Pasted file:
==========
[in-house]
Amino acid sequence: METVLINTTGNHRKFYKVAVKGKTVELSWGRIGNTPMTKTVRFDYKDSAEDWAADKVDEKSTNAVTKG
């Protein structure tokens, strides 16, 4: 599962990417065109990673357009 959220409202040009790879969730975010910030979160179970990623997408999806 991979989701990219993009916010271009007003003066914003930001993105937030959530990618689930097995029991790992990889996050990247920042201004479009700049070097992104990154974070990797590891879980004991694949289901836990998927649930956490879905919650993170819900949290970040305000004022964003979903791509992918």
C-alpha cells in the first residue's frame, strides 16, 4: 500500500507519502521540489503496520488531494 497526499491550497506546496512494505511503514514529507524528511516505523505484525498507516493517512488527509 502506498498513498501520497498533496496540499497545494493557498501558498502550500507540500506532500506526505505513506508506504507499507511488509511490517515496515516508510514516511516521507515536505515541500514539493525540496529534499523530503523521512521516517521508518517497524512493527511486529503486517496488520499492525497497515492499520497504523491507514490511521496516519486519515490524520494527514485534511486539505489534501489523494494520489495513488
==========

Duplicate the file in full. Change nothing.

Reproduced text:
[in-house]
Amino acid sequence: METVLINTTGNHRKFYKVAVKGKTVELSWGRIGNTPMTKTVRFDYKDSAEDWAADKVDEKSTNAVTKG
């Protein structure tokens, strides 16, 4: 599962990417065109990673357009 959220409202040009790879969730975010910030979160179970990623997408999806 991979989701990219993009916010271009007003003066914003930001993105937030959530990618689930097995029991790992990889996050990247920042201004479009700049070097992104990154974070990797590891879980004991694949289901836990998927649930956490879905919650993170819900949290970040305000004022964003979903791509992918």
C-alpha cells in the first residue's frame, strides 16, 4: 500500500507519502521540489503496520488531494 497526499491550497506546496512494505511503514514529507524528511516505523505484525498507516493517512488527509 502506498498513498501520497498533496496540499497545494493557498501558498502550500507540500506532500506526505505513506508506504507499507511488509511490517515496515516508510514516511516521507515536505515541500514539493525540496529534499523530503523521512521516517521508518517497524512493527511486529503486517496488520499492525497497515492499520497504523491507514490511521496516519486519515490524520494527514485534511486539505489534501489523494494520489495513488